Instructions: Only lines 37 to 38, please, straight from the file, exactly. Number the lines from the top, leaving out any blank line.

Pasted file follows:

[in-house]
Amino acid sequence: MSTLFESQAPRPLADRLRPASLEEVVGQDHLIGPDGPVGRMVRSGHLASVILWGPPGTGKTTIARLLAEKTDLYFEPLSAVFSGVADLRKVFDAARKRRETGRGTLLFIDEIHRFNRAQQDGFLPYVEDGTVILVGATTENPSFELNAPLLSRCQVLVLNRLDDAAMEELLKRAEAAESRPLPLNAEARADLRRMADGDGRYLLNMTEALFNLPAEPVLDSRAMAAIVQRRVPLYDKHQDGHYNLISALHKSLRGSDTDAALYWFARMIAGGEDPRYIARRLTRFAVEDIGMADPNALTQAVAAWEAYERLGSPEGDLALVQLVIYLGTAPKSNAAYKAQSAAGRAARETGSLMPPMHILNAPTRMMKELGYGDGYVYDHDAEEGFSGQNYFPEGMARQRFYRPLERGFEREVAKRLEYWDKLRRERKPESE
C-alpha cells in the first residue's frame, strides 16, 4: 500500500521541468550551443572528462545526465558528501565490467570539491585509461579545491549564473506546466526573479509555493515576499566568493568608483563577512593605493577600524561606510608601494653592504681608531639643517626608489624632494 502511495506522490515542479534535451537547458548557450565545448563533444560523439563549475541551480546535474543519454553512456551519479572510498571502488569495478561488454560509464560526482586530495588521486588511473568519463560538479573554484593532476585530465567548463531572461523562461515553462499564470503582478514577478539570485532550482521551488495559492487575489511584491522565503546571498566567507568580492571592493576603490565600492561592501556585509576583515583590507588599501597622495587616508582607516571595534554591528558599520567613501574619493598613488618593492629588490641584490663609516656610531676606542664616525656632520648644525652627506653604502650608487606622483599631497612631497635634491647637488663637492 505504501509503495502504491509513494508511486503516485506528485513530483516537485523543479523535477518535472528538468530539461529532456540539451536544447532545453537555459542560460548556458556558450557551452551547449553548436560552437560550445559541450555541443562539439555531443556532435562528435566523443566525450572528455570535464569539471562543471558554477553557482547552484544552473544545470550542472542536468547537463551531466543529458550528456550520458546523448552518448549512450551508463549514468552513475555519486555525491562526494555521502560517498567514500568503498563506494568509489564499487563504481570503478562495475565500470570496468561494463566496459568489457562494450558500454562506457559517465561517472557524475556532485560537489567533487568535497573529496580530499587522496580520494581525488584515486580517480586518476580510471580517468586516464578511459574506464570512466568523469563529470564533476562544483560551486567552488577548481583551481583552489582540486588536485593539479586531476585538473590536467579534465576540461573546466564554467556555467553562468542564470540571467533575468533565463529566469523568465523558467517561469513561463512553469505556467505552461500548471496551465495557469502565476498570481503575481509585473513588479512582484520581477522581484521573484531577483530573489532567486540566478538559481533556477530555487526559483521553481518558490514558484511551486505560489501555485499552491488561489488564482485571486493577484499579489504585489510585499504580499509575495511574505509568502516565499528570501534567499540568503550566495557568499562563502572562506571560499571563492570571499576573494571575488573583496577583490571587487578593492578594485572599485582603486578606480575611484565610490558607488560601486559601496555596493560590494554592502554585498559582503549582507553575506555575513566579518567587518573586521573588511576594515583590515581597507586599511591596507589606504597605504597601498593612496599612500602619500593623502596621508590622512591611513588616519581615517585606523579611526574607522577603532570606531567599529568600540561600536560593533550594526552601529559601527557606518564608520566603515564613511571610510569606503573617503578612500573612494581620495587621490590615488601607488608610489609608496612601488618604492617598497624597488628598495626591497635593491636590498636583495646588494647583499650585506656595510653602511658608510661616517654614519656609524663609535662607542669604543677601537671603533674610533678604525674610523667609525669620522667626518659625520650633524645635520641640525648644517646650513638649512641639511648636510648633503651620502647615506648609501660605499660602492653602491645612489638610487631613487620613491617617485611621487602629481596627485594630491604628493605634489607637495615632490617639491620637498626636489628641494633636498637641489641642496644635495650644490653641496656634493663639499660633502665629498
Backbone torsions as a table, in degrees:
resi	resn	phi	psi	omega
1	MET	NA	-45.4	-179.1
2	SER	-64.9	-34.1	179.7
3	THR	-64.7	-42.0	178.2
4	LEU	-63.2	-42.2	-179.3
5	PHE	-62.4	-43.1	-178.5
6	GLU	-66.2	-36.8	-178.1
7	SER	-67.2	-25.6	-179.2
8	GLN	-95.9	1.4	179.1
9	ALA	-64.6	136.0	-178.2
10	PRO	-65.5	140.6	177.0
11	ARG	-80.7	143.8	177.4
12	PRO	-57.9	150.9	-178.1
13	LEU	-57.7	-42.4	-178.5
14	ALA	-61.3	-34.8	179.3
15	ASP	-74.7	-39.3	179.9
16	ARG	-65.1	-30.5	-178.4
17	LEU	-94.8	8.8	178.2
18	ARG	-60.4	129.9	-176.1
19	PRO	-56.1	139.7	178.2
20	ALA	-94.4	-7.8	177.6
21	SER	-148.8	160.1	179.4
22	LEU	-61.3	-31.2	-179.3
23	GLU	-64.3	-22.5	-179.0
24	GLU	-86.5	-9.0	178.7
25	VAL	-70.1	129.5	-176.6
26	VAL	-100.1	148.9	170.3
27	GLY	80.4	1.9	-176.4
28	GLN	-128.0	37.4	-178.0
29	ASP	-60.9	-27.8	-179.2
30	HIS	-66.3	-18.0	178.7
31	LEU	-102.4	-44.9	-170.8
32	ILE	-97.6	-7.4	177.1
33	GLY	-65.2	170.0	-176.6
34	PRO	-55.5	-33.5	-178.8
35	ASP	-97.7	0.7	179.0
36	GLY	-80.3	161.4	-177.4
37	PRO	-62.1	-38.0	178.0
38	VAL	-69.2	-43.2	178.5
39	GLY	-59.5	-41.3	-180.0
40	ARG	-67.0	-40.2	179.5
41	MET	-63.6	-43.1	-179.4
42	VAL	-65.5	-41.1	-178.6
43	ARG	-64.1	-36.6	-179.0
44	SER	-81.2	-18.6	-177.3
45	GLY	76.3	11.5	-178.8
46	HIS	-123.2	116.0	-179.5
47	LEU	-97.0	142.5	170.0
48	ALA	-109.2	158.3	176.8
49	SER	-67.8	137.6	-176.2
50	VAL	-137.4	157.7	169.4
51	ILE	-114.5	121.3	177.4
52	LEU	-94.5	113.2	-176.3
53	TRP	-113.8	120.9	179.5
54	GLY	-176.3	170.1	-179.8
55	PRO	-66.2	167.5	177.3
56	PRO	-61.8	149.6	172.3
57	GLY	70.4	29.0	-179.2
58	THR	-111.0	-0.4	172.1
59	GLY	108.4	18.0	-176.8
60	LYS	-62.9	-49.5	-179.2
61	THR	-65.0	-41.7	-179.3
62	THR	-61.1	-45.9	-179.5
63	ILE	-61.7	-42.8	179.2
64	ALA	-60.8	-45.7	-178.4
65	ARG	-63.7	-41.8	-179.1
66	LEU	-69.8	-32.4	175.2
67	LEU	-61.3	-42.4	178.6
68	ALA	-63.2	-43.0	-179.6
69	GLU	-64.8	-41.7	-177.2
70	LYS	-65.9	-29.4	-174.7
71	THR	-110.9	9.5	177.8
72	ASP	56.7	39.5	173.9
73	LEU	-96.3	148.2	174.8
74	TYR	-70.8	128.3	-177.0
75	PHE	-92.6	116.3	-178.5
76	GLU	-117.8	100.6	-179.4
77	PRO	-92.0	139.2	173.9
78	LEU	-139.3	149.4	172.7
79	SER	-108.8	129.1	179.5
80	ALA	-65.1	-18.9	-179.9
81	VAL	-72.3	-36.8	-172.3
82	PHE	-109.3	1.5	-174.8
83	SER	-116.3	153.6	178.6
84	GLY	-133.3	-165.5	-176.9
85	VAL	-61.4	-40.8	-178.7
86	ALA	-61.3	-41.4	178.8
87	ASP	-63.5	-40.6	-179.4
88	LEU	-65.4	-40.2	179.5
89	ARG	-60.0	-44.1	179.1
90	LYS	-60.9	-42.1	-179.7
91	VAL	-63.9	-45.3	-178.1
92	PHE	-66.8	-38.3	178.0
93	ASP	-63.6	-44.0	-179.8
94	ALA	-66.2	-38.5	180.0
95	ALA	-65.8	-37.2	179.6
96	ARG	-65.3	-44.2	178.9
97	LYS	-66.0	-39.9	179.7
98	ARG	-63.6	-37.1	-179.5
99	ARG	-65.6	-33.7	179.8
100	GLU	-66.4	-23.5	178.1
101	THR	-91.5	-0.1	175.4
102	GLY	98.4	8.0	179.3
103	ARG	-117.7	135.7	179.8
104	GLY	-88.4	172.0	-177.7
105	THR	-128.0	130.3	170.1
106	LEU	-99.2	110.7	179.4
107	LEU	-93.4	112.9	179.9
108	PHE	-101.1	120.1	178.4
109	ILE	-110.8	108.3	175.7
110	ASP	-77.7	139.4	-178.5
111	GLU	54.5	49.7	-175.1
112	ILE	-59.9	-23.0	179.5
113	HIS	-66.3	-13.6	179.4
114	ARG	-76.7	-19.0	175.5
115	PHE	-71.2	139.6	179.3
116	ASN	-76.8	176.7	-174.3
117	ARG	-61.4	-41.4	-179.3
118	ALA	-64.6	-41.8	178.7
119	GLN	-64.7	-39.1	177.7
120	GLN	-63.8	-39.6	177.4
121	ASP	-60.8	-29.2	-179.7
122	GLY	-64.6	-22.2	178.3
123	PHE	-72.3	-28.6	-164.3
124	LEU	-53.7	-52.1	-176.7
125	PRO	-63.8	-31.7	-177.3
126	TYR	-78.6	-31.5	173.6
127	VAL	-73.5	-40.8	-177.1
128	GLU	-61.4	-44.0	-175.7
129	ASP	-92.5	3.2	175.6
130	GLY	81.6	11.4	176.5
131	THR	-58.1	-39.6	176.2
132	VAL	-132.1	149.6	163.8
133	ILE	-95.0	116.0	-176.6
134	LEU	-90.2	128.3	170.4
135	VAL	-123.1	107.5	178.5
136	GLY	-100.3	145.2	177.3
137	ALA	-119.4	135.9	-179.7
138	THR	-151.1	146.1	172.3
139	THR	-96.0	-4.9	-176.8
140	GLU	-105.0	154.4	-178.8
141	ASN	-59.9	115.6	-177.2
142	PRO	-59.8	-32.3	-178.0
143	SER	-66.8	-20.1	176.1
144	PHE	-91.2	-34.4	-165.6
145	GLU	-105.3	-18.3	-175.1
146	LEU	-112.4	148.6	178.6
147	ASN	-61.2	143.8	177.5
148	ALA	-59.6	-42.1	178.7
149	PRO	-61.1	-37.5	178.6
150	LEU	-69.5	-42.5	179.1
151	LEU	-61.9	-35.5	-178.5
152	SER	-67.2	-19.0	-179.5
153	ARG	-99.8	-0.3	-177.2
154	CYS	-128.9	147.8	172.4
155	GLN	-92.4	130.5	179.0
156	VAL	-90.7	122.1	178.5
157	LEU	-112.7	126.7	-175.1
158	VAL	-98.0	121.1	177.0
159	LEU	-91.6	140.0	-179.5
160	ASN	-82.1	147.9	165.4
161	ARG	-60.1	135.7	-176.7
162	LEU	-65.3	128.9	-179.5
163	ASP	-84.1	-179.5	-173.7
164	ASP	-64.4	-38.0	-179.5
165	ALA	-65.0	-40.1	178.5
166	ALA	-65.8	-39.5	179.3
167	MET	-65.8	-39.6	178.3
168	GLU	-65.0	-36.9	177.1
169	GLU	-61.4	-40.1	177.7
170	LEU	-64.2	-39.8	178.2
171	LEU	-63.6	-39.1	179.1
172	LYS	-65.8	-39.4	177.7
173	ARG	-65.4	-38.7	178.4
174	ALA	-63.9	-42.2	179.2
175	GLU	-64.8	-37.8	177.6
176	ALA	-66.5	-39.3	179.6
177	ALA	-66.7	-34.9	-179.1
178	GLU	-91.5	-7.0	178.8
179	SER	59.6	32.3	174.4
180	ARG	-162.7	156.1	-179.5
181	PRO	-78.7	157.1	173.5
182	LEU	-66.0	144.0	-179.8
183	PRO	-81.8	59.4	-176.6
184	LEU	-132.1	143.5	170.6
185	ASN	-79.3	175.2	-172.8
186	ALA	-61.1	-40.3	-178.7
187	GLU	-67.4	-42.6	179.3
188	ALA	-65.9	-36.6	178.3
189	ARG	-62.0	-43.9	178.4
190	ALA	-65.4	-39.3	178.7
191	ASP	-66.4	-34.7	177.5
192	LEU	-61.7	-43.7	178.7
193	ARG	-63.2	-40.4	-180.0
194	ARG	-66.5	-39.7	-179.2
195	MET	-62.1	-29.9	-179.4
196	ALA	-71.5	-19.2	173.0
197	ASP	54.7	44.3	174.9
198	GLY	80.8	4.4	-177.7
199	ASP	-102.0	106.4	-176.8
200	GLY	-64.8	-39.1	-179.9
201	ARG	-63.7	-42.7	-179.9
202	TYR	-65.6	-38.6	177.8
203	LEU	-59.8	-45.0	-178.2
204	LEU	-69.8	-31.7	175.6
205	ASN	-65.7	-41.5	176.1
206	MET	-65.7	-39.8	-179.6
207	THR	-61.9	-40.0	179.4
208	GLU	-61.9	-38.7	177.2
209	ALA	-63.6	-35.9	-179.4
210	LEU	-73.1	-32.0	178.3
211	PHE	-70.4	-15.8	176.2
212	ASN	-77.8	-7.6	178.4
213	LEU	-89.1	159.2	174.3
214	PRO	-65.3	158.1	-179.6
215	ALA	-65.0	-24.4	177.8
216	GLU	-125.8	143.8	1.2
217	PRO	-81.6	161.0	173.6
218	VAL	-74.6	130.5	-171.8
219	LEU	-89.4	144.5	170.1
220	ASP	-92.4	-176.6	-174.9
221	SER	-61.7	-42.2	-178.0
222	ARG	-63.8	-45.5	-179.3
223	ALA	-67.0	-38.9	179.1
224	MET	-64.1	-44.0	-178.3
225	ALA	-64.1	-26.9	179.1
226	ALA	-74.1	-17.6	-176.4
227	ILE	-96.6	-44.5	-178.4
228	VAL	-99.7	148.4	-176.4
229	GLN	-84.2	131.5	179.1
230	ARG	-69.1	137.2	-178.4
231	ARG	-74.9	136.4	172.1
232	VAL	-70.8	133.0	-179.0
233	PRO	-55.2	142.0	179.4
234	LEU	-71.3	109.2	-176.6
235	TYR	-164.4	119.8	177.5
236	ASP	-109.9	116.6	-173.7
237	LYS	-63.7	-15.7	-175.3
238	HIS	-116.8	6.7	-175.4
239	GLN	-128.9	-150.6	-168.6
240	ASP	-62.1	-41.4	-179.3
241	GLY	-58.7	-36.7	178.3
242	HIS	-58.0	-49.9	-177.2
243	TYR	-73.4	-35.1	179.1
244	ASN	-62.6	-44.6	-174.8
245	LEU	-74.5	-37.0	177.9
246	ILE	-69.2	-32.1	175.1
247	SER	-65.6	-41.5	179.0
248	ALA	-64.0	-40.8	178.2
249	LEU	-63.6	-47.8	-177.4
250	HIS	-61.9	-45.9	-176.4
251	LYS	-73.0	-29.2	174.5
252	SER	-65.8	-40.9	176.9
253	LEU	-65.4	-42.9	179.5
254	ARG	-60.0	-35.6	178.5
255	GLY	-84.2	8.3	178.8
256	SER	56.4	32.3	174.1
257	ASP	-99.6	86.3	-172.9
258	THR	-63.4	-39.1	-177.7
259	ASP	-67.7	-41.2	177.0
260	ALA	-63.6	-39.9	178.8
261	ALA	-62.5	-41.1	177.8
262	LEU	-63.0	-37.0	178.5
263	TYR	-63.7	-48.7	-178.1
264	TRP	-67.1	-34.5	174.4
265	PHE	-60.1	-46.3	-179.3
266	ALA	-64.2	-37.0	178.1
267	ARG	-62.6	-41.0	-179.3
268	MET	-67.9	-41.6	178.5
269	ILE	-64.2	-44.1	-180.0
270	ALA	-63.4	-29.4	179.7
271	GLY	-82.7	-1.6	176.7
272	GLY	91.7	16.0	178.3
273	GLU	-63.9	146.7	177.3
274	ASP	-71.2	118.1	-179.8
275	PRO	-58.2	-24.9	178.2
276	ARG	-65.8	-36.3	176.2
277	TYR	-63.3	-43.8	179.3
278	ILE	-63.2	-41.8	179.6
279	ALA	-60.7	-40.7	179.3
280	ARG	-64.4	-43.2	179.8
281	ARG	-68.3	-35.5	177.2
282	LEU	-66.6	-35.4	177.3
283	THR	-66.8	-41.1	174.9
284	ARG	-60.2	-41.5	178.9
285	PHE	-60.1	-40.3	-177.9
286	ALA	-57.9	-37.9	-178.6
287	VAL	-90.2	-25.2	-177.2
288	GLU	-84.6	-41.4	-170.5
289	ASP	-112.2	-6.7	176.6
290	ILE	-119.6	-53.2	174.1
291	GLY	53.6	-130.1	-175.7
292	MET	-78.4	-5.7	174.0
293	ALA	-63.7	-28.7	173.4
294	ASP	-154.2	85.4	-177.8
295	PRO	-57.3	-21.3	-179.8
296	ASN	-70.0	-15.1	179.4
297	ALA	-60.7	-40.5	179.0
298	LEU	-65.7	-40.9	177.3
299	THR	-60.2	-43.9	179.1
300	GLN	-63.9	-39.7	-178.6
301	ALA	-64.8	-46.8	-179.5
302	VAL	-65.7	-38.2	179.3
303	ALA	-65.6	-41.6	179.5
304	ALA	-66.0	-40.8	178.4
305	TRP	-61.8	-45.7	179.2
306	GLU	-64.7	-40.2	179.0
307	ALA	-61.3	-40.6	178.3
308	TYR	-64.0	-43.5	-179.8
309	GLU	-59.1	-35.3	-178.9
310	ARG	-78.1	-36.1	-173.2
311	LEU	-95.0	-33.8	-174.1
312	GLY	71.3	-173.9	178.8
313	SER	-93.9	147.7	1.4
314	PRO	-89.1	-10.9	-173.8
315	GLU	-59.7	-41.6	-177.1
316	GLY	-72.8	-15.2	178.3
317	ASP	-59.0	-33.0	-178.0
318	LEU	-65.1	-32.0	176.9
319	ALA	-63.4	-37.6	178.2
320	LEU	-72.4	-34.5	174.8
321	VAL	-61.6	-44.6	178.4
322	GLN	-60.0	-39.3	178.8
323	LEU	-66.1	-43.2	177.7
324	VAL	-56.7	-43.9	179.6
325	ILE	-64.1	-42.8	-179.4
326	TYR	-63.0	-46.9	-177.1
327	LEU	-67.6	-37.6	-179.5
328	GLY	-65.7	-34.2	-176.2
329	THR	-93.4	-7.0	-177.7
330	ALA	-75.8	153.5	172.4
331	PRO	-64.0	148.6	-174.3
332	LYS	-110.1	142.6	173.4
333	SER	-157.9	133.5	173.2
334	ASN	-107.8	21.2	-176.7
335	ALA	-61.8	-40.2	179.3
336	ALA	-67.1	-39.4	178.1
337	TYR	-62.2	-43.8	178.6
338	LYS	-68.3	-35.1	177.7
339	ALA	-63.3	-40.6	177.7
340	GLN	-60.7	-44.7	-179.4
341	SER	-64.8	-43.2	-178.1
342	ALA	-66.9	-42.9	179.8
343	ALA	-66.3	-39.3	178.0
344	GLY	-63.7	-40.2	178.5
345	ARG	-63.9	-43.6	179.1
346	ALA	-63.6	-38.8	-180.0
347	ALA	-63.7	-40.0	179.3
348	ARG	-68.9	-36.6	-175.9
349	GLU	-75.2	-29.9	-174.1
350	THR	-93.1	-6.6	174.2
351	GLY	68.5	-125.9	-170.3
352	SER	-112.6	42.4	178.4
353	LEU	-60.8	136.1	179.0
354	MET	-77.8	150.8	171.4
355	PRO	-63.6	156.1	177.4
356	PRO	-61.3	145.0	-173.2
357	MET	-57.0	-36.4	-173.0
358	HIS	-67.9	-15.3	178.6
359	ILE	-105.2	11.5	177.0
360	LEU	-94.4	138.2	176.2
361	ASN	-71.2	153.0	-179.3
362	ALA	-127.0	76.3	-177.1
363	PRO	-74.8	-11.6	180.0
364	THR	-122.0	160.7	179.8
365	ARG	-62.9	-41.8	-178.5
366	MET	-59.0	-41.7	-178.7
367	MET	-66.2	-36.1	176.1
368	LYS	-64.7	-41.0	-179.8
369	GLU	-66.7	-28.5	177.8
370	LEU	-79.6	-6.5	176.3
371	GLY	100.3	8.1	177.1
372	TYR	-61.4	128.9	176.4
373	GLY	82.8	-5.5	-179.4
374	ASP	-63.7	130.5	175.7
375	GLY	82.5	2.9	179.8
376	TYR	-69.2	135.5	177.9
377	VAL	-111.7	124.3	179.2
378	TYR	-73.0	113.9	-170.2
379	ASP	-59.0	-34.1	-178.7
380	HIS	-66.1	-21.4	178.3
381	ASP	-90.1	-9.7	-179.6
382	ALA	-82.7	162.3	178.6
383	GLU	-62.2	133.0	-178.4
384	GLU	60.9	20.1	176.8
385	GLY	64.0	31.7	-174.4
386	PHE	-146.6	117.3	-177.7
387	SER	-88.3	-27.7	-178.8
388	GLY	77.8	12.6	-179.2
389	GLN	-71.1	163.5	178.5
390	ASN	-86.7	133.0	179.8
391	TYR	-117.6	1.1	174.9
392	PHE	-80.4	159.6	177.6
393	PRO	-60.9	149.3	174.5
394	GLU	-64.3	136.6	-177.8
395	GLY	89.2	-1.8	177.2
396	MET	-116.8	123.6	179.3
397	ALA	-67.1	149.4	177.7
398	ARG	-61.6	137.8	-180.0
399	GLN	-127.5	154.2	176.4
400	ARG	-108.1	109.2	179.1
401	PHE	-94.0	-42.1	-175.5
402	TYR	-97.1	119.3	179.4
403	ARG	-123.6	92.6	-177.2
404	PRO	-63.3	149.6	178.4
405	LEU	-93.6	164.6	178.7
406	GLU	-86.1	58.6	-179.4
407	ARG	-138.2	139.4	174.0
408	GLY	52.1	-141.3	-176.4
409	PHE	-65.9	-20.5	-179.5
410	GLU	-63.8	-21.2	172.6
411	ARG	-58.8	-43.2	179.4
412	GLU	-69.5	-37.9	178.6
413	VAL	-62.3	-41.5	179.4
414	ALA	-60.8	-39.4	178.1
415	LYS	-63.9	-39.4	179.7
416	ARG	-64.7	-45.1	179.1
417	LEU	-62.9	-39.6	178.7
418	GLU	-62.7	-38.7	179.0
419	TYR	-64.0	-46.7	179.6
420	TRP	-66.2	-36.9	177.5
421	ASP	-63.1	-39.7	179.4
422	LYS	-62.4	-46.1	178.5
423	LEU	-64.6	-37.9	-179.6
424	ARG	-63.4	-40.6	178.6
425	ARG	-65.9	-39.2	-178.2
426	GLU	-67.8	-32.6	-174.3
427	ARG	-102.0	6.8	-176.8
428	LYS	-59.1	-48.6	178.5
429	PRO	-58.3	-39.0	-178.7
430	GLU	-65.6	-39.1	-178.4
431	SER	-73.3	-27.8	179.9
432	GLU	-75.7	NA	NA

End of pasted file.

32	ILE	-97.6	-7.4	177.1
33	GLY	-65.2	170.0	-176.6